People Are Freaking Out Over Whether Their Credit Cards Were Stolen In The OPM Hack

The fraud detection company hired by the government to help employees is overwhelmed with requests, though no one is sure if the credit cards being reported as stolen were part of the OPM hack, or just old-fashioned hacking.

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SAN FRANCISCO – The fraud detection company hired by the U.S. government to help millions of people affected by the breach of Office of Personal Management (OPM) databases is "overwhelmed and incapable of dealing with the deluge in requests" from people who now believe their credit card information is being used by hackers, according to several federal employees who have contacted the office in recent weeks.

"I wrote and then called them eight days ago and I have gotten nada, no response from them," said Joshua Felkins, a former government employee who said that his stolen credit card information was used on July 2 to buy an expensive entertainment system from Walmart as well as a late-night snack at a Taco Bell. "This is a nightmare for millions for us. A real nightmare."

Felkins, like others who spoke to BuzzFeed News, admitted that there was no way to tell who had stolen his credit card information, or whether it was at all related to the OPM hack. Federal employees had previously described themselves as being in a state of "collective panic" over the news that that their information had been stolen and lack of information being provided by the government.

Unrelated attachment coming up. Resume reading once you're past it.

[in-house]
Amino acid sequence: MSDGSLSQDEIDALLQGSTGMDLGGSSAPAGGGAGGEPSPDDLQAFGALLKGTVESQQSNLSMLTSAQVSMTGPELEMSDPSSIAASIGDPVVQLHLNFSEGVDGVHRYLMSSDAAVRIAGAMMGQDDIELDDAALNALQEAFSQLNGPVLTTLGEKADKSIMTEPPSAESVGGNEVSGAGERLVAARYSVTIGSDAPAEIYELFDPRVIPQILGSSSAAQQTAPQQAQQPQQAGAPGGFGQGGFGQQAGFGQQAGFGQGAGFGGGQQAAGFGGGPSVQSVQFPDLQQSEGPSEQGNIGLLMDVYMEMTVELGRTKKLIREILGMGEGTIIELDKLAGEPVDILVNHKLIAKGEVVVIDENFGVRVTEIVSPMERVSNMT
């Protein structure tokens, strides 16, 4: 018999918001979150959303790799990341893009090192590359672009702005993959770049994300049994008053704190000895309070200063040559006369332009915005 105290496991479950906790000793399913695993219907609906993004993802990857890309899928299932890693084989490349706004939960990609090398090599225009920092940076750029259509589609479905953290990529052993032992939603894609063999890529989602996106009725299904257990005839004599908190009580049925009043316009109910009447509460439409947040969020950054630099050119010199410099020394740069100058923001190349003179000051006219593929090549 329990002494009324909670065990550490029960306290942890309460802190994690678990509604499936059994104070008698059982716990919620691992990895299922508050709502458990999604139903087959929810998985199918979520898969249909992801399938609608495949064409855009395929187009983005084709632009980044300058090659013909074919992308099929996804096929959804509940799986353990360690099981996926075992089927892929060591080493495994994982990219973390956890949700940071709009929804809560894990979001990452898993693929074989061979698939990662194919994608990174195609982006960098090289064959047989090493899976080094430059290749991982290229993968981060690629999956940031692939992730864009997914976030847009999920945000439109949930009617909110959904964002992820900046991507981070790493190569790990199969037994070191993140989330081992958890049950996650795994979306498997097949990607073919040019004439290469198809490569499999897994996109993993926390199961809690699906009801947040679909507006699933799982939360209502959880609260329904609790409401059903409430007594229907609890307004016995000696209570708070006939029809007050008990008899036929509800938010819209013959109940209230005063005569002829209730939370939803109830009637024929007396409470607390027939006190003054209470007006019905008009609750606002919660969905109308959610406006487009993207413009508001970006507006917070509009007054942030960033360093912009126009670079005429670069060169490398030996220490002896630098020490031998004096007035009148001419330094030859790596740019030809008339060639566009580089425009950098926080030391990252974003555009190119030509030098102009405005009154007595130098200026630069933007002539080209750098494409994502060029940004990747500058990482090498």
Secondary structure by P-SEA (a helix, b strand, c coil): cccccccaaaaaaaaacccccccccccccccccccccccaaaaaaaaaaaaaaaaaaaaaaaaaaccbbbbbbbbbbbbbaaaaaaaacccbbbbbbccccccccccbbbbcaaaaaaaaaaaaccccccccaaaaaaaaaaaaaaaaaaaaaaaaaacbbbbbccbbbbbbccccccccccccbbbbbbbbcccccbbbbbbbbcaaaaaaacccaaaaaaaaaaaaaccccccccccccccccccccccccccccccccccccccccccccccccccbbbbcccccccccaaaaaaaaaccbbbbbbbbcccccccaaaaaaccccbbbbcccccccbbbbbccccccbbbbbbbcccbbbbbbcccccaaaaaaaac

"To me it doesn't matter if my credit card got stolen by the guys who got into the OPM computers or by the Taco Bell drive-through near my house… there is a company that has been hired to protected us and no one feels protected," said Felkins.

The federal government granted credit-monitoring firm CSID a $20 million contract to provide protection services to current and former federal employees in the wake of the hack on the OPM. Officials have concluded that the hackers — suspected to be based in China — accessed files that included Social Security numbers and health and criminal information on government employees and their families. As the number of affected people has swelled to over 21.5 million, or roughly 1 out of every 15 Americans, the office has found itself inundated with requests to examine suspicious fraud activity on the credit cards of current and former government employees.

"My wife's card got stolen last year and then last week we find out someone has been using my card in Nigeria," said one current government employee, who asked to only use his first name, Spencer, as he is still employed at the Department of Justice and is not authorized to speak to the press. "It just feels like everyone is stealing credit cards these days. I don't trust the government or anyone else to keep track — they can't even keep track of our personal data."

Spencer said he spent nearly two hours on hold with the CSID when he called to inform them about the suspicious activity on his card.